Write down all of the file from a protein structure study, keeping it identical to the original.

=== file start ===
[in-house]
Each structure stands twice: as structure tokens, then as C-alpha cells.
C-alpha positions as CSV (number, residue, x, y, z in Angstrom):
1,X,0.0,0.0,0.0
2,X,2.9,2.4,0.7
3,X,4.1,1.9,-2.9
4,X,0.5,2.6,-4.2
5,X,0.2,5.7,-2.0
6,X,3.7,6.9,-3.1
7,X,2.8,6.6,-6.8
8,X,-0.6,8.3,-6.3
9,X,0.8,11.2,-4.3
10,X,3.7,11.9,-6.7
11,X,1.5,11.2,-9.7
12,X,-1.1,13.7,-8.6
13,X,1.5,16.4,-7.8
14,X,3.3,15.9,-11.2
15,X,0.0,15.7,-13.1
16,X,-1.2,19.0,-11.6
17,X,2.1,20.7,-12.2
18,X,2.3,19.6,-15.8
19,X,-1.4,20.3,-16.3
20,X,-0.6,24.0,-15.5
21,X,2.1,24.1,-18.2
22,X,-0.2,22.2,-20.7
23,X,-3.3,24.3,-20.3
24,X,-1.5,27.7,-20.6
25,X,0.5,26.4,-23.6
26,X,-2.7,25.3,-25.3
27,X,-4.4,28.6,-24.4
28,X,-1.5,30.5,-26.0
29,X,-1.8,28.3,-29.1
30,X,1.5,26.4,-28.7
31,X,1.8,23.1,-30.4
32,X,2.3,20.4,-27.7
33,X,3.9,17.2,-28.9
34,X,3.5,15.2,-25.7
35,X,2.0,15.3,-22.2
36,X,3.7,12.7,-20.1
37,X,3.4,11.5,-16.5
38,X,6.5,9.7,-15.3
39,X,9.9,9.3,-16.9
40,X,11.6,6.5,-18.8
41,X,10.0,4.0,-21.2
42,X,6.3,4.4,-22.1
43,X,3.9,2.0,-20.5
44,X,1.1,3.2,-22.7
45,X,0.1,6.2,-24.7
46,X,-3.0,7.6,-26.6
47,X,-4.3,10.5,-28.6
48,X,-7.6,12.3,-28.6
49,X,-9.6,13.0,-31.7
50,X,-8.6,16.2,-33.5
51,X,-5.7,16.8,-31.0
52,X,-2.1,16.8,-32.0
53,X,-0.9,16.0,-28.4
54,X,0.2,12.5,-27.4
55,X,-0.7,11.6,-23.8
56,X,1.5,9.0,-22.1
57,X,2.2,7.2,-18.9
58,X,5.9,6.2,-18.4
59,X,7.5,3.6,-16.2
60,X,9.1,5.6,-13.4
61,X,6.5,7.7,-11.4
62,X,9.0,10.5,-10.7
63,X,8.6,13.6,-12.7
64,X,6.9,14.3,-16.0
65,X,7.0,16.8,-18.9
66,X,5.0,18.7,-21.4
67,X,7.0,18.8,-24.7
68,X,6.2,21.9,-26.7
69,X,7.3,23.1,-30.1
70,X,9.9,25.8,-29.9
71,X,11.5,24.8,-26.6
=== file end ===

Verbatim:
[in-house]
Each structure stands twice: as structure tokens, then as C-alpha cells.
C-alpha positions as CSV (number, residue, x, y, z in Angstrom):
1,X,0.0,0.0,0.0
2,X,2.9,2.4,0.7
3,X,4.1,1.9,-2.9
4,X,0.5,2.6,-4.2
5,X,0.2,5.7,-2.0
6,X,3.7,6.9,-3.1
7,X,2.8,6.6,-6.8
8,X,-0.6,8.3,-6.3
9,X,0.8,11.2,-4.3
10,X,3.7,11.9,-6.7
11,X,1.5,11.2,-9.7
12,X,-1.1,13.7,-8.6
13,X,1.5,16.4,-7.8
14,X,3.3,15.9,-11.2
15,X,0.0,15.7,-13.1
16,X,-1.2,19.0,-11.6
17,X,2.1,20.7,-12.2
18,X,2.3,19.6,-15.8
19,X,-1.4,20.3,-16.3
20,X,-0.6,24.0,-15.5
21,X,2.1,24.1,-18.2
22,X,-0.2,22.2,-20.7
23,X,-3.3,24.3,-20.3
24,X,-1.5,27.7,-20.6
25,X,0.5,26.4,-23.6
26,X,-2.7,25.3,-25.3
27,X,-4.4,28.6,-24.4
28,X,-1.5,30.5,-26.0
29,X,-1.8,28.3,-29.1
30,X,1.5,26.4,-28.7
31,X,1.8,23.1,-30.4
32,X,2.3,20.4,-27.7
33,X,3.9,17.2,-28.9
34,X,3.5,15.2,-25.7
35,X,2.0,15.3,-22.2
36,X,3.7,12.7,-20.1
37,X,3.4,11.5,-16.5
38,X,6.5,9.7,-15.3
39,X,9.9,9.3,-16.9
40,X,11.6,6.5,-18.8
41,X,10.0,4.0,-21.2
42,X,6.3,4.4,-22.1
43,X,3.9,2.0,-20.5
44,X,1.1,3.2,-22.7
45,X,0.1,6.2,-24.7
46,X,-3.0,7.6,-26.6
47,X,-4.3,10.5,-28.6
48,X,-7.6,12.3,-28.6
49,X,-9.6,13.0,-31.7
50,X,-8.6,16.2,-33.5
51,X,-5.7,16.8,-31.0
52,X,-2.1,16.8,-32.0
53,X,-0.9,16.0,-28.4
54,X,0.2,12.5,-27.4
55,X,-0.7,11.6,-23.8
56,X,1.5,9.0,-22.1
57,X,2.2,7.2,-18.9
58,X,5.9,6.2,-18.4
59,X,7.5,3.6,-16.2
60,X,9.1,5.6,-13.4
61,X,6.5,7.7,-11.4
62,X,9.0,10.5,-10.7
63,X,8.6,13.6,-12.7
64,X,6.9,14.3,-16.0
65,X,7.0,16.8,-18.9
66,X,5.0,18.7,-21.4
67,X,7.0,18.8,-24.7
68,X,6.2,21.9,-26.7
69,X,7.3,23.1,-30.1
70,X,9.9,25.8,-29.9
71,X,11.5,24.8,-26.6